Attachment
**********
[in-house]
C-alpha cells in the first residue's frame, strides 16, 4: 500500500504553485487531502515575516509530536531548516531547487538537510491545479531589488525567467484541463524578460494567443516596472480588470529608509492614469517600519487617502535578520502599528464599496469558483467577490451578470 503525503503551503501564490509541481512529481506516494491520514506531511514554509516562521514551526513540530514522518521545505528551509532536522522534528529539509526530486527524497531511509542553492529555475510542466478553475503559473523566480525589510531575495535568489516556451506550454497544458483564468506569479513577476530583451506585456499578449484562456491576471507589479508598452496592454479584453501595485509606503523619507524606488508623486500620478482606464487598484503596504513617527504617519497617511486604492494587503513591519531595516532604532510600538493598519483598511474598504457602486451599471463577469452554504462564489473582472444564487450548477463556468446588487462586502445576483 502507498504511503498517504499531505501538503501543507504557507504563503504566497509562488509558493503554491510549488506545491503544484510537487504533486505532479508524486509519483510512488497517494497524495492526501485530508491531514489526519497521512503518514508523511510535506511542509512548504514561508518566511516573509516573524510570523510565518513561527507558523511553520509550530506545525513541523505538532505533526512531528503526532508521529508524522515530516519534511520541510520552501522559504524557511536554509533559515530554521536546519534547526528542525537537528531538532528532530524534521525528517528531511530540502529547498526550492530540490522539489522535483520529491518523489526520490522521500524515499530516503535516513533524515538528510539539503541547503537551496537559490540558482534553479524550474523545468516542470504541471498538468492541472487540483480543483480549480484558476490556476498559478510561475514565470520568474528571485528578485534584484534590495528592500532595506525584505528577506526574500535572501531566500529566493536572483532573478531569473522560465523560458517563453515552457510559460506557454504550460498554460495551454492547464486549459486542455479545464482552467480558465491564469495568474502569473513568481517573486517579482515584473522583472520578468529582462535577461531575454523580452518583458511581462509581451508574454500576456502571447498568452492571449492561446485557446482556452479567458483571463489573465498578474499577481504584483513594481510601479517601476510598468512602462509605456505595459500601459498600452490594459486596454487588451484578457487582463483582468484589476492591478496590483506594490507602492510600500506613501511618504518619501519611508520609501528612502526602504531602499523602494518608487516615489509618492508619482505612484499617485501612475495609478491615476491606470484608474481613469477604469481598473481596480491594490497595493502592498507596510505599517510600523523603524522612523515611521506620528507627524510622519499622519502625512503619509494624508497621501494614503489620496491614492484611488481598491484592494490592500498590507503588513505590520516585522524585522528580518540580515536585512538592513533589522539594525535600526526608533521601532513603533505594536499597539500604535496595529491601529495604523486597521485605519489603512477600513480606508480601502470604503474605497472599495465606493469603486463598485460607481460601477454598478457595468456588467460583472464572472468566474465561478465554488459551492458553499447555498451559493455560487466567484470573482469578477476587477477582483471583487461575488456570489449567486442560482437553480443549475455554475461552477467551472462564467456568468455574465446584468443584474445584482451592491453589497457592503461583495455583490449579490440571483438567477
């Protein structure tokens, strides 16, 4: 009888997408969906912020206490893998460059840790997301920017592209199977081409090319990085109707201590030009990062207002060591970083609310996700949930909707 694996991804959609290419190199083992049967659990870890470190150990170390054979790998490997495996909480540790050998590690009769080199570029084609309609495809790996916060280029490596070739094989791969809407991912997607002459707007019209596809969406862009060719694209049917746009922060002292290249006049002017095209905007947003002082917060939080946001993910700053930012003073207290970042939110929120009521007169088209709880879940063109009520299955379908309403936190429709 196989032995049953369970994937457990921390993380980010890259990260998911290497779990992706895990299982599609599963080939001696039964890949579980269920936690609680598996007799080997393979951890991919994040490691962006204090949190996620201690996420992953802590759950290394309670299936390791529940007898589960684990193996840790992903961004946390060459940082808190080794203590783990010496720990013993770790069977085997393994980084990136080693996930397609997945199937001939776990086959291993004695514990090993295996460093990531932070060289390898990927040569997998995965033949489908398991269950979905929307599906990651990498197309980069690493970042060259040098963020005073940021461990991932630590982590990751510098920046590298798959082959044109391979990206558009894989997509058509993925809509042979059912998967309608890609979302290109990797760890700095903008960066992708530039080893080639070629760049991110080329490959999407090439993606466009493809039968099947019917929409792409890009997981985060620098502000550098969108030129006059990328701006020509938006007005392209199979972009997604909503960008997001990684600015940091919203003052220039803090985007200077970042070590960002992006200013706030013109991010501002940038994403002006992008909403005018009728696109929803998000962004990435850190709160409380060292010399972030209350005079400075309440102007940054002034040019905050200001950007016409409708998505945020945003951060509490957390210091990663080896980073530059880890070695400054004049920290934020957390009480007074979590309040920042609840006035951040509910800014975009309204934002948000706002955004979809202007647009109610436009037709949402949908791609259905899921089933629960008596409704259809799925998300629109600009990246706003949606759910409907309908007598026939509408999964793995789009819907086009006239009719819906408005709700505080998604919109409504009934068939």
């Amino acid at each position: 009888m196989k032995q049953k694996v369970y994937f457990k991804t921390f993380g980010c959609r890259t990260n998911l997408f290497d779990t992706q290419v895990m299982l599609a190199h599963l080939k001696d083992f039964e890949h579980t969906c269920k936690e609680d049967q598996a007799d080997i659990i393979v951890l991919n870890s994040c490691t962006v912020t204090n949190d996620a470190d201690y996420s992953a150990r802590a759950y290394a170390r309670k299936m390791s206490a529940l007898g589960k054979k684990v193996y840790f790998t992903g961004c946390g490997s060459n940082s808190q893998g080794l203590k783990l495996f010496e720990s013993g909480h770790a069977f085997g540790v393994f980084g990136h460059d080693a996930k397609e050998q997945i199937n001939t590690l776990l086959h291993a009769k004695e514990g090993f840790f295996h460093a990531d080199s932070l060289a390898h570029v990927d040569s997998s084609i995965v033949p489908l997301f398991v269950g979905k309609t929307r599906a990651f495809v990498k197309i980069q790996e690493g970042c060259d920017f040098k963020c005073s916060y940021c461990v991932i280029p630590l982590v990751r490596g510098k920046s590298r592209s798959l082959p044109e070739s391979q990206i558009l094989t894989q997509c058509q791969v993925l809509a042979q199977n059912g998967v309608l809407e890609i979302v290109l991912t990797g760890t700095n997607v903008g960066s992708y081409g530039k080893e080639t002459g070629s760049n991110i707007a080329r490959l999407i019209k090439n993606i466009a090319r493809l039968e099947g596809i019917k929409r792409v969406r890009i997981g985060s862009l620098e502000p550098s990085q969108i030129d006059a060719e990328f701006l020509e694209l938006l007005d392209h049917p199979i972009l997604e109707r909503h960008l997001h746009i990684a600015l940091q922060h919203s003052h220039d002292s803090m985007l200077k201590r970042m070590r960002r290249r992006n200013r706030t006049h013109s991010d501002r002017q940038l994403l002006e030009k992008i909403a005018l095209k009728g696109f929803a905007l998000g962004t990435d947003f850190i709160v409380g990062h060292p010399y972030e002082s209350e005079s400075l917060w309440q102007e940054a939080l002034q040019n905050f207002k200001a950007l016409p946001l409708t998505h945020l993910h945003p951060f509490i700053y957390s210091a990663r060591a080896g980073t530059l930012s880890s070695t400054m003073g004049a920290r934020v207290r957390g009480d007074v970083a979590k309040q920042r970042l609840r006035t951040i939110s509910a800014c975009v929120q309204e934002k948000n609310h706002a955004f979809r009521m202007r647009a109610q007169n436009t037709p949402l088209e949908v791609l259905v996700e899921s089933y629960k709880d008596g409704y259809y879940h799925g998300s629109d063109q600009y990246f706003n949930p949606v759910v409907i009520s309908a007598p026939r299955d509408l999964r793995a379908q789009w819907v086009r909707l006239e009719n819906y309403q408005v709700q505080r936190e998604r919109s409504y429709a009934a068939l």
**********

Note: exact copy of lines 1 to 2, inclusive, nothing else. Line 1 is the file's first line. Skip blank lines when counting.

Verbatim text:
[in-house]
C-alpha cells in the first residue's frame, strides 16, 4: 500500500504553485487531502515575516509530536531548516531547487538537510491545479531589488525567467484541463524578460494567443516596472480588470529608509492614469517600519487617502535578520502599528464599496469558483467577490451578470 503525503503551503501564490509541481512529481506516494491520514506531511514554509516562521514551526513540530514522518521545505528551509532536522522534528529539509526530486527524497531511509542553492529555475510542466478553475503559473523566480525589510531575495535568489516556451506550454497544458483564468506569479513577476530583451506585456499578449484562456491576471507589479508598452496592454479584453501595485509606503523619507524606488508623486500620478482606464487598484503596504513617527504617519497617511486604492494587503513591519531595516532604532510600538493598519483598511474598504457602486451599471463577469452554504462564489473582472444564487450548477463556468446588487462586502445576483 502507498504511503498517504499531505501538503501543507504557507504563503504566497509562488509558493503554491510549488506545491503544484510537487504533486505532479508524486509519483510512488497517494497524495492526501485530508491531514489526519497521512503518514508523511510535506511542509512548504514561508518566511516573509516573524510570523510565518513561527507558523511553520509550530506545525513541523505538532505533526512531528503526532508521529508524522515530516519534511520541510520552501522559504524557511536554509533559515530554521536546519534547526528542525537537528531538532528532530524534521525528517528531511530540502529547498526550492530540490522539489522535483520529491518523489526520490522521500524515499530516503535516513533524515538528510539539503541547503537551496537559490540558482534553479524550474523545468516542470504541471498538468492541472487540483480543483480549480484558476490556476498559478510561475514565470520568474528571485528578485534584484534590495528592500532595506525584505528577506526574500535572501531566500529566493536572483532573478531569473522560465523560458517563453515552457510559460506557454504550460498554460495551454492547464486549459486542455479545464482552467480558465491564469495568474502569473513568481517573486517579482515584473522583472520578468529582462535577461531575454523580452518583458511581462509581451508574454500576456502571447498568452492571449492561446485557446482556452479567458483571463489573465498578474499577481504584483513594481510601479517601476510598468512602462509605456505595459500601459498600452490594459486596454487588451484578457487582463483582468484589476492591478496590483506594490507602492510600500506613501511618504518619501519611508520609501528612502526602504531602499523602494518608487516615489509618492508619482505612484499617485501612475495609478491615476491606470484608474481613469477604469481598473481596480491594490497595493502592498507596510505599517510600523523603524522612523515611521506620528507627524510622519499622519502625512503619509494624508497621501494614503489620496491614492484611488481598491484592494490592500498590507503588513505590520516585522524585522528580518540580515536585512538592513533589522539594525535600526526608533521601532513603533505594536499597539500604535496595529491601529495604523486597521485605519489603512477600513480606508480601502470604503474605497472599495465606493469603486463598485460607481460601477454598478457595468456588467460583472464572472468566474465561478465554488459551492458553499447555498451559493455560487466567484470573482469578477476587477477582483471583487461575488456570489449567486442560482437553480443549475455554475461552477467551472462564467456568468455574465446584468443584474445584482451592491453589497457592503461583495455583490449579490440571483438567477